Tuesday, November 11, 2003

Peel Me a Grape

Jonah is reclining on the sofa with a pillow propped under his head while watching Elmo croon to his goldfish. Without diverting his eyes from the TV, the Roman lord shouts, "Juice! Now!"

Um. Hello? You talkin' to me? You expect me to drop what I'm doing and go into the kitchen and pull down a sippy cup and open the fridge and locate the juice and pour it into the cup and screw on the top and hand you the cup and get out your way so that you don't miss a minute of Elmo? How did I go from a smart, feisty woman with excessive amounts of useless education to a hand maiden for a four year old Roman lord?

You'll get the juice, Nero, only after a few niceties and perhaps some groveling and when I'm ready to get up.

Kids are naturally authoritarian and self centered. Their world revolves around them. And given the opportunity they can become toga-wearing tyrants.

I've talked about the old priorities that women had during the 1950s -- husband, house, and kids last. I've joked about Pamela Anderson's priorities -- kids, lingerie, and career. But I haven't talked about the modern mother priorities -- children, children, children, work (maybe), children, husband, housework.

Yes, we live like slobs. (A disturbing number of people have come to my blog by googling "orange mold in bathroom.") Nobody wants to do it. Women who work are too busy. Even women who are home are not there because of the housework. That would be too old school.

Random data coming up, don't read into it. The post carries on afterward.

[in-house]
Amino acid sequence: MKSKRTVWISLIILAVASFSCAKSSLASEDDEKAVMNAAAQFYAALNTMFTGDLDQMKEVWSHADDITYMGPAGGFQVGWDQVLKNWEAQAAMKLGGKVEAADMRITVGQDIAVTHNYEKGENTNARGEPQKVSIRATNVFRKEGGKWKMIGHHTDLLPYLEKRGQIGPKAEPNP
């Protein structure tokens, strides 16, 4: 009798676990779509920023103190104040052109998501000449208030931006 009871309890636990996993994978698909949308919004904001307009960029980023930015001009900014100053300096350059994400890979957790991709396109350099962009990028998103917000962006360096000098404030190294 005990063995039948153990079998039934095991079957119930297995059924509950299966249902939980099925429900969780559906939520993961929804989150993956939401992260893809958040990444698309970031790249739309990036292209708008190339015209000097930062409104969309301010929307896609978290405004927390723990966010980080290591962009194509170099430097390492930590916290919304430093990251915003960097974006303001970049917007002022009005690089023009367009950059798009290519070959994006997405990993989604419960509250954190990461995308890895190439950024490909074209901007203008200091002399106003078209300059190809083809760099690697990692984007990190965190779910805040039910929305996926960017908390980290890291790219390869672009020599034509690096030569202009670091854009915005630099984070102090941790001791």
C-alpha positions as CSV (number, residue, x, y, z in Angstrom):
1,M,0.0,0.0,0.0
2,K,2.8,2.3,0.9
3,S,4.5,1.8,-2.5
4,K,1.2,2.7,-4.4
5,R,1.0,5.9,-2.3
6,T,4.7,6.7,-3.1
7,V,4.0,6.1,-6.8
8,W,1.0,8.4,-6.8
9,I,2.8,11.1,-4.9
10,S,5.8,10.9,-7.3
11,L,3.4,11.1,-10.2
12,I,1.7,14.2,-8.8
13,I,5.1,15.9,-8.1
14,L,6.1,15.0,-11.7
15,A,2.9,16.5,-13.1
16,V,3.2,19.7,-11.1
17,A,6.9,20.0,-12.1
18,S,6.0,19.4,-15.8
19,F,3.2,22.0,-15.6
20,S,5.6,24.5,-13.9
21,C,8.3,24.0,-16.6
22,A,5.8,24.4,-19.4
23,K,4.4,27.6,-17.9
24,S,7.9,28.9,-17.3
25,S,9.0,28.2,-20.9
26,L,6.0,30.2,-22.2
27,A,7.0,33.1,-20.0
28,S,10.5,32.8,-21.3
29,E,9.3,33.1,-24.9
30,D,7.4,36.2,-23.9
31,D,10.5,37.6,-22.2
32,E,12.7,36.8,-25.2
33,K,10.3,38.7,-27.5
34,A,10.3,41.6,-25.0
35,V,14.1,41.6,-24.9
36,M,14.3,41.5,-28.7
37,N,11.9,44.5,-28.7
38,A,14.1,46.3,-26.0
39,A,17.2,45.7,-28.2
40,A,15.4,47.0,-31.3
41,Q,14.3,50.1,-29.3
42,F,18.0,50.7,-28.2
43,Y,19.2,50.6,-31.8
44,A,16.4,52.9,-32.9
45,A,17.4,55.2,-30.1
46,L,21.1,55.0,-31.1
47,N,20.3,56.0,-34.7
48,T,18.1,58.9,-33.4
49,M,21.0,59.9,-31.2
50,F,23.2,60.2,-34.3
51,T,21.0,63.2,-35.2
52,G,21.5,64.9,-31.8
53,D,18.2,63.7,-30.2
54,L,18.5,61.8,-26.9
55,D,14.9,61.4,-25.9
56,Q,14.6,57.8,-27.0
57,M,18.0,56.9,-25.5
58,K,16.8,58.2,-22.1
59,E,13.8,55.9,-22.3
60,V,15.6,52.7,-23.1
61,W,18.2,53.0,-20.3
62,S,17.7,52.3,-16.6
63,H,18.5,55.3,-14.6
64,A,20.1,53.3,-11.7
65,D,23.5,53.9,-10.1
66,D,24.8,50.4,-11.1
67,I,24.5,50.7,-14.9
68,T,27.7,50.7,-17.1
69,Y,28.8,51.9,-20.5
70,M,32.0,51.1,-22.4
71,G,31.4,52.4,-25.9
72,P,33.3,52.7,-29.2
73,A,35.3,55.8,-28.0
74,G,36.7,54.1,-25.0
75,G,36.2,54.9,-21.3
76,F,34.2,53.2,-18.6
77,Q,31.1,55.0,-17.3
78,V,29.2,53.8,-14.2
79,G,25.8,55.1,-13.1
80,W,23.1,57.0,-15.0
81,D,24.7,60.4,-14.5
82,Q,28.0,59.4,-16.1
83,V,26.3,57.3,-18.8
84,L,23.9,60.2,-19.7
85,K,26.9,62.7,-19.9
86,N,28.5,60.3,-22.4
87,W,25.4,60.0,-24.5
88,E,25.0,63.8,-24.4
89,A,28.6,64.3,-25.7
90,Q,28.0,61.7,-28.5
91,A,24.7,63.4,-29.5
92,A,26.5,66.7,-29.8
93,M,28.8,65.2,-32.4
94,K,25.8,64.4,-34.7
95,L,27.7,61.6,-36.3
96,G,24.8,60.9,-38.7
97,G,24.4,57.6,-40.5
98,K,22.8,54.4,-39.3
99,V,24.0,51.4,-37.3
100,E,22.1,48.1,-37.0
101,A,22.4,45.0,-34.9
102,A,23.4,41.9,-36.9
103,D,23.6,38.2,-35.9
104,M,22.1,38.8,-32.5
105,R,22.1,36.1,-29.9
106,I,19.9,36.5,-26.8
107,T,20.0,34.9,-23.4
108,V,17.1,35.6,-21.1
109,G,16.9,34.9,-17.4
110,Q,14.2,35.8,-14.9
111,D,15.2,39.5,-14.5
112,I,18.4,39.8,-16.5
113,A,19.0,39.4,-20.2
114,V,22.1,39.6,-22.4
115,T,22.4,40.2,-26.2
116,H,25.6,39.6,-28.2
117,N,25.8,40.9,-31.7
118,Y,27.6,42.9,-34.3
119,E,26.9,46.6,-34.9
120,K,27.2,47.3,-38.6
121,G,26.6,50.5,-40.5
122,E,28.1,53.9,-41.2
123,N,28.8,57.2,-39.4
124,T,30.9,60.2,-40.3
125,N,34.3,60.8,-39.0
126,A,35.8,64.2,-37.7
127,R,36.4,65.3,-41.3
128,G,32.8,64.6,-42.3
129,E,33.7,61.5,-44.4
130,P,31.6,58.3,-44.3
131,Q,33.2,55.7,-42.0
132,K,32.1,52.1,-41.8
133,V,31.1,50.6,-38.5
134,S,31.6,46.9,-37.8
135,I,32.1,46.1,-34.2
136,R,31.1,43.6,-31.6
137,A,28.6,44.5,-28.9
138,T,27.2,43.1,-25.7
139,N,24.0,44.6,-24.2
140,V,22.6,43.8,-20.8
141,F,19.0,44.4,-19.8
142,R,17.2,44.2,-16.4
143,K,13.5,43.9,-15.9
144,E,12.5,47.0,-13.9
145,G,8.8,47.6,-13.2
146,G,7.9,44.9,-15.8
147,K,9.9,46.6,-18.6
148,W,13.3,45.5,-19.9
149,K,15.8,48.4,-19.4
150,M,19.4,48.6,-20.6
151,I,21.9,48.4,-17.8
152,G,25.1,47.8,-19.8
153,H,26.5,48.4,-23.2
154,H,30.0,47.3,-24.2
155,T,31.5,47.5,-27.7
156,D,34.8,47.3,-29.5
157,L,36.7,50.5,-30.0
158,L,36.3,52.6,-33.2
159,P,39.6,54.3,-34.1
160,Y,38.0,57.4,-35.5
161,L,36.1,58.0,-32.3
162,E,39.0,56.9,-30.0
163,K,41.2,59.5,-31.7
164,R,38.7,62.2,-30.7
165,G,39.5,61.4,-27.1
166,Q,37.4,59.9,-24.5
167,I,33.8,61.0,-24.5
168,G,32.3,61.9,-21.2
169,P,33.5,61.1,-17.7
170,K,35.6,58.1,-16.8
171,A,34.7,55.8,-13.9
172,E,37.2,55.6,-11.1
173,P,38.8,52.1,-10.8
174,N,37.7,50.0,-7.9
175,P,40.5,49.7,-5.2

For most women their priority is their kids. Many quit their jobs because of the children priority. But there are a few cases where the children priority goes very, very wrong. I've seen some appalling behavior. "Oh, Sweetie, what do you want to do? You don't want to go to the pool today? OK, we won't go, Sweetie." "What do YOU want for dinner tonight, Sweetie?" Women who arrive to the playground with a supermarket aisle of snacks and drinks, just in case Sweetie is in the mood for milk or juice or goldfish or chips.

Not that I should get too judgy. I understand how fear of a temper tantrum can mess with your mind. Occasionally when I've been pushed around too much, I shout at the kids, "I have rights, too." OK, they don't know what that means, never having read Locke or Rousseau. But it reminds me that I am no one's hand maiden.

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